Yangon: After driving nearly 700,000 Rohingya Muslims out of the country, Myanmar’s military is building bases where some of their homes and mosques once stood, Amnesty International said Monday, citing new evidence from satellite imagery.
A harsh military campaign launched on August 25 sent members of the Rohingya Muslim minority fleeing to Bangladesh and saw more than 350 villages destroyed by fire in western Myanmar’s Rakhine state. An Amnesty report published on Monday echoed previous ones by saying the remains of some of those villages – and some buildings not previously damaged – had been bulldozed.
As well as rapid housing and road construction in the area, at least three new security facilities were under construction, the global human rights group said, adding that in one case, Rohingya villagers who had remained in Myanmar were forcibly evicted to make way for a base.
“What we are seeing in Rakhine State is a land grab by the military on a dramatic scale,” Tirana Hassan, Amnesty’s crisis response director, said in a statement. “New bases are being erected to house the very same security forces that have committed crimes against humanity against Rohingya.”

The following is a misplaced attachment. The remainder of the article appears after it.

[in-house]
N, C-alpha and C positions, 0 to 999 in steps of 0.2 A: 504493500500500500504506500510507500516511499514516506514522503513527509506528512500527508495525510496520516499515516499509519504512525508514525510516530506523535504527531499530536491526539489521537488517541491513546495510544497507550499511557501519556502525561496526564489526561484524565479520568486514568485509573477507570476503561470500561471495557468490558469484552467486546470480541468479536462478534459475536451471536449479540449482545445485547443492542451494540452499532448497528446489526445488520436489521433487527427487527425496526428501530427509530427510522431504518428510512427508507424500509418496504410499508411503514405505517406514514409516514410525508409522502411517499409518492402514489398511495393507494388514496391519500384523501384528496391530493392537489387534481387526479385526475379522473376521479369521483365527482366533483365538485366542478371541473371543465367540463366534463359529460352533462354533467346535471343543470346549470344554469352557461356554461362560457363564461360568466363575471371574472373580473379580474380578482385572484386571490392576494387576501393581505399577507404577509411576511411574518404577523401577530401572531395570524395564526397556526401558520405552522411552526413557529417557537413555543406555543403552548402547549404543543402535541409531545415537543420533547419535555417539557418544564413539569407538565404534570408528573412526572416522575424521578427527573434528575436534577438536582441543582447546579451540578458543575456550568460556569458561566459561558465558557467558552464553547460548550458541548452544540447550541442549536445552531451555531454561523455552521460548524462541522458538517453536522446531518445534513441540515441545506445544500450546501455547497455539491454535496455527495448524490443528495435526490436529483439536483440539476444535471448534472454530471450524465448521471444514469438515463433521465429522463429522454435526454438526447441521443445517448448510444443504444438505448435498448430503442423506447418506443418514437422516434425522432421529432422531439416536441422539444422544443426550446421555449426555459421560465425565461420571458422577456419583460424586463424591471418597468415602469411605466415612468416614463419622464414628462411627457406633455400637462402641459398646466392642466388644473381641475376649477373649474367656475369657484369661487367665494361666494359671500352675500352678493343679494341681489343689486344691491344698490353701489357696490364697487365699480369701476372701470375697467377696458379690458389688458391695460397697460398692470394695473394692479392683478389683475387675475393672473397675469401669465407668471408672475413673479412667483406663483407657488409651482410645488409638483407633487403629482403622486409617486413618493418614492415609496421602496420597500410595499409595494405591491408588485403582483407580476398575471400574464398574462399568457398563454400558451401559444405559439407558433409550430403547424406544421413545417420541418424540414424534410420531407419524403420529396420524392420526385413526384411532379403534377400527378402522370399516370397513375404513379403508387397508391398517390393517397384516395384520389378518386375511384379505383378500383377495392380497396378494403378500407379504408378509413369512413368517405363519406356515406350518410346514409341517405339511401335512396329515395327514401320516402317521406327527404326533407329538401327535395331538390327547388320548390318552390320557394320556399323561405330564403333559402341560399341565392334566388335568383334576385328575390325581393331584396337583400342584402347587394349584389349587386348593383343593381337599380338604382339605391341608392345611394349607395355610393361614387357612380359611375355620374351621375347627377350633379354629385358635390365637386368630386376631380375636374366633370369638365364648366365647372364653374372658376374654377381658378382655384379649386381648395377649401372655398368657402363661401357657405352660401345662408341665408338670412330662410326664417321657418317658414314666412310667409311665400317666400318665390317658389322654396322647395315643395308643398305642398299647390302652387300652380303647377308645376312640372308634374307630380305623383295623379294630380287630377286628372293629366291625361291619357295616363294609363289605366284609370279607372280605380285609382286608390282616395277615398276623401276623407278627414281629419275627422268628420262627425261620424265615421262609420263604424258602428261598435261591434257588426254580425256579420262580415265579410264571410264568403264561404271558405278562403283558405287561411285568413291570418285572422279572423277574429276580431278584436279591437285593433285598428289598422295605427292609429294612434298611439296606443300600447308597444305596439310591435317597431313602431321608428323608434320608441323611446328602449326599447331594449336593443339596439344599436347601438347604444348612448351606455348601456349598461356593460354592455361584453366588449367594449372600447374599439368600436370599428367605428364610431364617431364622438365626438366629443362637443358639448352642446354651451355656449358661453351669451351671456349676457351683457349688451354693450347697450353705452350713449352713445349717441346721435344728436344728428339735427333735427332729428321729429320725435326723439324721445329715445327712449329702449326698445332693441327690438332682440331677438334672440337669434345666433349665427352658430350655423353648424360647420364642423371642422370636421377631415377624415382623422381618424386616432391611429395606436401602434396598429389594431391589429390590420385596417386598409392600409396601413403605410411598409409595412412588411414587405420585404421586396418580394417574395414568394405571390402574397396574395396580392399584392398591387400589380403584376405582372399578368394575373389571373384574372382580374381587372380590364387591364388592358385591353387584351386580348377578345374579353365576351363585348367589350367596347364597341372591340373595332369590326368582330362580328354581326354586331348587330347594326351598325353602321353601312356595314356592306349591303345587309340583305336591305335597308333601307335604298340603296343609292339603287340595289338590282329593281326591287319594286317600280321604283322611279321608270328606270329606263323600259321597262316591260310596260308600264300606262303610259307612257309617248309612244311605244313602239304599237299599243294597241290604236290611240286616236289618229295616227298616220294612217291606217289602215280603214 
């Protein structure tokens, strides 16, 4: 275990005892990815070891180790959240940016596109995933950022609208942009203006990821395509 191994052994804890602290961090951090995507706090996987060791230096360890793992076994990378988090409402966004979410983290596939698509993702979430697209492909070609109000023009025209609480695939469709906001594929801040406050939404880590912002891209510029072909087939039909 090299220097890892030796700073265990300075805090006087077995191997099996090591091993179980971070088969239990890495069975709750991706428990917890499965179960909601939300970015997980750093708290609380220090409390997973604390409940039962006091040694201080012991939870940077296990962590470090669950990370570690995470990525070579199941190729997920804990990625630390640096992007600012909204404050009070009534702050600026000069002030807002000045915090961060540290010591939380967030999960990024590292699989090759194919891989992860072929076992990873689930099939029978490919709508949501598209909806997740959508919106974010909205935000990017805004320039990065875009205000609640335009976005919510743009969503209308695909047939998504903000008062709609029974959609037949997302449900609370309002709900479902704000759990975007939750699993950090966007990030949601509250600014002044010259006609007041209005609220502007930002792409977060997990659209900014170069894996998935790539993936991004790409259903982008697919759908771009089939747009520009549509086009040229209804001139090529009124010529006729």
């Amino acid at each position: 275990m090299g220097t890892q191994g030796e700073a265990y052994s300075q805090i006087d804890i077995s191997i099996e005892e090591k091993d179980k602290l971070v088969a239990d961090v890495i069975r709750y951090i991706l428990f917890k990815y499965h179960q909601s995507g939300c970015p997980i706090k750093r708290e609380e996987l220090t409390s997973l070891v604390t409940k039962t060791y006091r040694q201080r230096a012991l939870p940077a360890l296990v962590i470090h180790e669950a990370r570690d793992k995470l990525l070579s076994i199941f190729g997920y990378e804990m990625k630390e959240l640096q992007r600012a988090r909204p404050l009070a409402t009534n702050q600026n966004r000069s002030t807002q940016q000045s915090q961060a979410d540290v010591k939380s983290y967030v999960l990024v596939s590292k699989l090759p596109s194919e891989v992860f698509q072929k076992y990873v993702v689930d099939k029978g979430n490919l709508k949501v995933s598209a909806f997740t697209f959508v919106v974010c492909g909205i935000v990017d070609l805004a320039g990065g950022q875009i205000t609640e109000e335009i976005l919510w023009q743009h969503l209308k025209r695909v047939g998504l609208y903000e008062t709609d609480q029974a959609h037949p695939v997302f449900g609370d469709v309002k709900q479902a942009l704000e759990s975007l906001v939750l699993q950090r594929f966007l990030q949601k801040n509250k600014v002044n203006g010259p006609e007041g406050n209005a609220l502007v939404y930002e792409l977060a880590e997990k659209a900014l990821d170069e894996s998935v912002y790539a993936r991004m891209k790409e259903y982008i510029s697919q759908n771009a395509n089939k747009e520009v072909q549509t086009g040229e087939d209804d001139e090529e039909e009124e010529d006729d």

At least four mosques that had not been wrecked by fire have been destroyed, or had their roofing or other materials removed, since late December, a time when significant conflict was not reported in the area, Amnesty said.
It pointed out that Myanmar’s “reshaping” of the region where the Rohingya lived appeared to be designed to accommodate more security forces and non-Rohingya villagers, and could deter refugees from agreeing to return.
“Rohingya who fled death and destruction at the hands of the security forces are unlikely to find the prospect of living in close proximity to those same forces conducive to a safe return,” the group said, “especially given the continuing lack of accountability for human rights violations.”
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